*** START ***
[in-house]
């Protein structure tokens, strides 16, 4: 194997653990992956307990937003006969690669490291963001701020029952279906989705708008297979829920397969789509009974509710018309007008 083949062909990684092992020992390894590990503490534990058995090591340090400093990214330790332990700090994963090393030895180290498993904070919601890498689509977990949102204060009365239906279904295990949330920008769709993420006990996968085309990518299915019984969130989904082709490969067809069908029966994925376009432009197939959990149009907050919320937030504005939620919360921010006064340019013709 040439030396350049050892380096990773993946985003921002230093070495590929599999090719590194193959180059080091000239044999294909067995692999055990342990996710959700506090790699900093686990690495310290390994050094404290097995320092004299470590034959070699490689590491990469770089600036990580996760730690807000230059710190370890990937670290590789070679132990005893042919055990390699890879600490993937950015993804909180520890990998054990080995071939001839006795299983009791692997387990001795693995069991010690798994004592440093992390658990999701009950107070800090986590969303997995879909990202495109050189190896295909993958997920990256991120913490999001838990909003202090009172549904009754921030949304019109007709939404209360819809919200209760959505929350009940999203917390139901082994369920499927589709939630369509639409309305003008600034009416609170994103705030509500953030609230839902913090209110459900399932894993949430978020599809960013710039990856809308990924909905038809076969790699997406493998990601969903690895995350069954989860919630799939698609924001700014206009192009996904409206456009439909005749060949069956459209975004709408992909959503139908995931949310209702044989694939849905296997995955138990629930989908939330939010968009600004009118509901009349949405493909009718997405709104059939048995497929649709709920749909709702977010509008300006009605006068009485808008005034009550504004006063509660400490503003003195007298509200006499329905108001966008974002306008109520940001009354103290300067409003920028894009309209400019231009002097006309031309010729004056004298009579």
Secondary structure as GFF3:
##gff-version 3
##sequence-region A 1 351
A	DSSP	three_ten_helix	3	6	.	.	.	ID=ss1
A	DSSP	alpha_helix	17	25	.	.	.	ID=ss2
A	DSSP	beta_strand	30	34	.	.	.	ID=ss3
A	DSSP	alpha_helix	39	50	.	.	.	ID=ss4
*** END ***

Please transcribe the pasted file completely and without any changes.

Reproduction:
[in-house]
């Protein structure tokens, strides 16, 4: 194997653990992956307990937003006969690669490291963001701020029952279906989705708008297979829920397969789509009974509710018309007008 083949062909990684092992020992390894590990503490534990058995090591340090400093990214330790332990700090994963090393030895180290498993904070919601890498689509977990949102204060009365239906279904295990949330920008769709993420006990996968085309990518299915019984969130989904082709490969067809069908029966994925376009432009197939959990149009907050919320937030504005939620919360921010006064340019013709 040439030396350049050892380096990773993946985003921002230093070495590929599999090719590194193959180059080091000239044999294909067995692999055990342990996710959700506090790699900093686990690495310290390994050094404290097995320092004299470590034959070699490689590491990469770089600036990580996760730690807000230059710190370890990937670290590789070679132990005893042919055990390699890879600490993937950015993804909180520890990998054990080995071939001839006795299983009791692997387990001795693995069991010690798994004592440093992390658990999701009950107070800090986590969303997995879909990202495109050189190896295909993958997920990256991120913490999001838990909003202090009172549904009754921030949304019109007709939404209360819809919200209760959505929350009940999203917390139901082994369920499927589709939630369509639409309305003008600034009416609170994103705030509500953030609230839902913090209110459900399932894993949430978020599809960013710039990856809308990924909905038809076969790699997406493998990601969903690895995350069954989860919630799939698609924001700014206009192009996904409206456009439909005749060949069956459209975004709408992909959503139908995931949310209702044989694939849905296997995955138990629930989908939330939010968009600004009118509901009349949405493909009718997405709104059939048995497929649709709920749909709702977010509008300006009605006068009485808008005034009550504004006063509660400490503003003195007298509200006499329905108001966008974002306008109520940001009354103290300067409003920028894009309209400019231009002097006309031309010729004056004298009579």
Secondary structure as GFF3:
##gff-version 3
##sequence-region A 1 351
A	DSSP	three_ten_helix	3	6	.	.	.	ID=ss1
A	DSSP	alpha_helix	17	25	.	.	.	ID=ss2
A	DSSP	beta_strand	30	34	.	.	.	ID=ss3
A	DSSP	alpha_helix	39	50	.	.	.	ID=ss4